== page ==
For the people of Tamana island, in Kiribati, climate change is already an existential reality.
Increasing extreme weather events, saltwater intrusion, and droughts affect food security on low-lying atolls. Communities cannot grow crops and depend increasingly on low nutritional imports as alternatives causing some of the highest non-communicable disease (NDC) rates in the world and 1 in 3 children to suffer from stunting.
The Climate Security in the Pacific project, funded by the UN Peacebuilding Fund, is working with the government and local communities to address climate-related food security issues, especially in two of the most vulnerable islands: Tamana and Marakei.
To resolve these issues proactively, the project seeks to resolve conflicts over natural resources that will arise soon due to the impact of climate change.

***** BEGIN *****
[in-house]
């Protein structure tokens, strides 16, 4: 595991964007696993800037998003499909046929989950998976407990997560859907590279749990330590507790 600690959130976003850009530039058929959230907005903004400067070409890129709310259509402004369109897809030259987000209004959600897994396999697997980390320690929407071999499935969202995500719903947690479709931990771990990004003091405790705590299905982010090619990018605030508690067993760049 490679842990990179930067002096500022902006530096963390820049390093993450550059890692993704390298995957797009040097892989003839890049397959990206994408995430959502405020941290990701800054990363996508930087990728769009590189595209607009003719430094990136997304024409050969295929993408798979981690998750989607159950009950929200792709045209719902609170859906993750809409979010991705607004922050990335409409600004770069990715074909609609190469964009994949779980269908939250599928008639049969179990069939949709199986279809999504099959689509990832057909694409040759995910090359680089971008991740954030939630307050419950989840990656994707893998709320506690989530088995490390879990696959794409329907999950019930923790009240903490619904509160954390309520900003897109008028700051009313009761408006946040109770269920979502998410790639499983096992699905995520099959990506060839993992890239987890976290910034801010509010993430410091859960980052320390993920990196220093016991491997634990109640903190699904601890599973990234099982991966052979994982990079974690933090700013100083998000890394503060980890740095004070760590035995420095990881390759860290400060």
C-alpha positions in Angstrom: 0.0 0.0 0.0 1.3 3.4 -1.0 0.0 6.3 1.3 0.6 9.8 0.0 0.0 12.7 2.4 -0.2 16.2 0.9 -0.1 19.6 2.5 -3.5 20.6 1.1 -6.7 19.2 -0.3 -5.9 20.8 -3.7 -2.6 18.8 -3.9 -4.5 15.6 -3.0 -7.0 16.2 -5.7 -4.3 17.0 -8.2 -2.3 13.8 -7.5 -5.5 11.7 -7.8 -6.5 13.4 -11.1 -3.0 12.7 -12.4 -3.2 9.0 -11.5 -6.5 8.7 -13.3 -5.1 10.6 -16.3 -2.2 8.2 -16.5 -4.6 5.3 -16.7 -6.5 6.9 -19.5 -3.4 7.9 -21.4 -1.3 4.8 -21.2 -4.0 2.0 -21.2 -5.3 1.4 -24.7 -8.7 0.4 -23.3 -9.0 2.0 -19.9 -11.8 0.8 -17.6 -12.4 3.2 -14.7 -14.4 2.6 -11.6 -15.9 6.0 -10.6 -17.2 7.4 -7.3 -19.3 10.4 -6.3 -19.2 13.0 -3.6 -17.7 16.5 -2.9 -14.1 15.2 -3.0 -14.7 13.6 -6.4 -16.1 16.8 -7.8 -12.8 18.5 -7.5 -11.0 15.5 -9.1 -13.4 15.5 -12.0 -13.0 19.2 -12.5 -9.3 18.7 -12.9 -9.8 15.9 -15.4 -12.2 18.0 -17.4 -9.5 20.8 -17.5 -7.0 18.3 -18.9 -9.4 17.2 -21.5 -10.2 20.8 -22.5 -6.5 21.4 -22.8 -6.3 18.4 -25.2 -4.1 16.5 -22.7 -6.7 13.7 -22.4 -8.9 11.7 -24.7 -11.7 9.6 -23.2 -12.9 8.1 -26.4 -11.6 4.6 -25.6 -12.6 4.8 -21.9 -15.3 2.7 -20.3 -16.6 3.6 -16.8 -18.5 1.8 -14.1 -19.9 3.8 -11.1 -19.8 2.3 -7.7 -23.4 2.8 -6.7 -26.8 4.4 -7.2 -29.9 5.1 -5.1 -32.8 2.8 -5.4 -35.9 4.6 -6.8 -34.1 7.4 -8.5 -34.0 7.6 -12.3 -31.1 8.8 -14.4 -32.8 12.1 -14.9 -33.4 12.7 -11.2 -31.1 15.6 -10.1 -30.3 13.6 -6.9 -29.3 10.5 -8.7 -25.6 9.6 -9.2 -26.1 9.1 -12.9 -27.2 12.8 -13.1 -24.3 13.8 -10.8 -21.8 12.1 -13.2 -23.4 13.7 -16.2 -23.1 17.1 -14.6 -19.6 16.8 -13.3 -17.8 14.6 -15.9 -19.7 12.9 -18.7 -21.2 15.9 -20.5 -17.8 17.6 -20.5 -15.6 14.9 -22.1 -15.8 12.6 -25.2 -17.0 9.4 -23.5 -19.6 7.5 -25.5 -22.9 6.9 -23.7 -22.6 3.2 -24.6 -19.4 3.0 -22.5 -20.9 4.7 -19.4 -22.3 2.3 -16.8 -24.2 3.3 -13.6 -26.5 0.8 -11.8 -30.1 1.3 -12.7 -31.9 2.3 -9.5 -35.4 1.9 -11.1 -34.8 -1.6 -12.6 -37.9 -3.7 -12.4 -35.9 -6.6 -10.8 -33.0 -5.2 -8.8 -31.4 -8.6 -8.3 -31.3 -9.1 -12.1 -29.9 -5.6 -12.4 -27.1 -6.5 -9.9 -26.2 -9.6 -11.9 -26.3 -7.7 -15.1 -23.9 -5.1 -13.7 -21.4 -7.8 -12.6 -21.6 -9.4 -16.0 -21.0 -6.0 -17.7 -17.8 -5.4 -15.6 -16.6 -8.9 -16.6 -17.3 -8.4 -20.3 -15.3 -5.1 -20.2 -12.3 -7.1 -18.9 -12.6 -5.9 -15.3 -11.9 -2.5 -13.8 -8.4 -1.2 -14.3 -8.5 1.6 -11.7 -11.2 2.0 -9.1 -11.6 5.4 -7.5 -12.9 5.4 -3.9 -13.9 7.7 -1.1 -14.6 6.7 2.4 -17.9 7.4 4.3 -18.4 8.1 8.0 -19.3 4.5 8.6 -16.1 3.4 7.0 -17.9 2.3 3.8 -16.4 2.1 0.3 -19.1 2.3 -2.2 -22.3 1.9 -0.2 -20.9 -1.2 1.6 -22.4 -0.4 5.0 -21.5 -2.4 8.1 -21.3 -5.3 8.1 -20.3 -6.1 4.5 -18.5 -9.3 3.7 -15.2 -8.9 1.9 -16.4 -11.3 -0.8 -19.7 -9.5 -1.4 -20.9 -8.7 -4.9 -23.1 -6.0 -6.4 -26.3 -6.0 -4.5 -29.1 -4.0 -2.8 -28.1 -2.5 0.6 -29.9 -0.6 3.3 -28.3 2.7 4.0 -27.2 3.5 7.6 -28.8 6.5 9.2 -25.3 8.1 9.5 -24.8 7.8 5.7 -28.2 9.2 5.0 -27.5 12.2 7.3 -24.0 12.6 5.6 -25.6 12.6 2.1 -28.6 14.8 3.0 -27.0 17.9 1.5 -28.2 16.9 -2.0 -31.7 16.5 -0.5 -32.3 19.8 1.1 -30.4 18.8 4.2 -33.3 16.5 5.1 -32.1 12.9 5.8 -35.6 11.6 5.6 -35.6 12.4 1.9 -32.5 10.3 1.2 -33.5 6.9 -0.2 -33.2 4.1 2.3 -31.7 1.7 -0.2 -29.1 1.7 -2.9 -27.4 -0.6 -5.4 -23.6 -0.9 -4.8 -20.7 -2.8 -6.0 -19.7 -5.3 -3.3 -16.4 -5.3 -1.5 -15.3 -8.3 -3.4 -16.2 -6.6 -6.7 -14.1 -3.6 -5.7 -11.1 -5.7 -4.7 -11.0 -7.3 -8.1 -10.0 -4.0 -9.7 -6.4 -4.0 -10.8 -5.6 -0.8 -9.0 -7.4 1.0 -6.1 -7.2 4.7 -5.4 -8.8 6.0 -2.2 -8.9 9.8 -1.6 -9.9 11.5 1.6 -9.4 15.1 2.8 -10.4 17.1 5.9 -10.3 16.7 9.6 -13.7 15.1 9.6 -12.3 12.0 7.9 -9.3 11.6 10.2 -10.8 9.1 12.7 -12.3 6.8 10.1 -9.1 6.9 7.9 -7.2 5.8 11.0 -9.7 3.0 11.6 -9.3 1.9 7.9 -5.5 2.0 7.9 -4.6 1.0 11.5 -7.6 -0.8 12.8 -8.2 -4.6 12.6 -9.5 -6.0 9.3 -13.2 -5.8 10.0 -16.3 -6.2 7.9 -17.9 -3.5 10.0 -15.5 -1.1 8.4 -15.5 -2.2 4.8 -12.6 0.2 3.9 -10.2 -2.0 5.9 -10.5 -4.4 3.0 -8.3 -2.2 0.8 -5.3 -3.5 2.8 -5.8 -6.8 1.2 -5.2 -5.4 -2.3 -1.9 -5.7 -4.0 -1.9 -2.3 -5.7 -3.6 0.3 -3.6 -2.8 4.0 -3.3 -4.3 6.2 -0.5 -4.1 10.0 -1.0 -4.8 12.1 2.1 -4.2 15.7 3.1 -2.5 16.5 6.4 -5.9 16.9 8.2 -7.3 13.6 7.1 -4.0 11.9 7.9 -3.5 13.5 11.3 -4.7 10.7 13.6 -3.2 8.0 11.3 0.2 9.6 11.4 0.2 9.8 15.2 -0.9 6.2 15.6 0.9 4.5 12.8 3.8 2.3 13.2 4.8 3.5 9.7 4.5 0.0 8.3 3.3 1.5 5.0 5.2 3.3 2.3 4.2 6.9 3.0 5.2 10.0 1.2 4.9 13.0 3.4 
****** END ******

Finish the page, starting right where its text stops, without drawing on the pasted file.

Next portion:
Meeting with local communities in Tamana is essential to build trust and ensure the local ownership of the project. This will enable them to understand the project and equip them with the necessary knowledge and skills to engage in conversations on climate security effectively.
Through a participatory process, conducted with the Office of the President and the Kiribati Network Expert Group (KNEG) for Climate Change and Disaster Risk Management, the project is designing and implementing urgent climate resilience initiatives at the community level.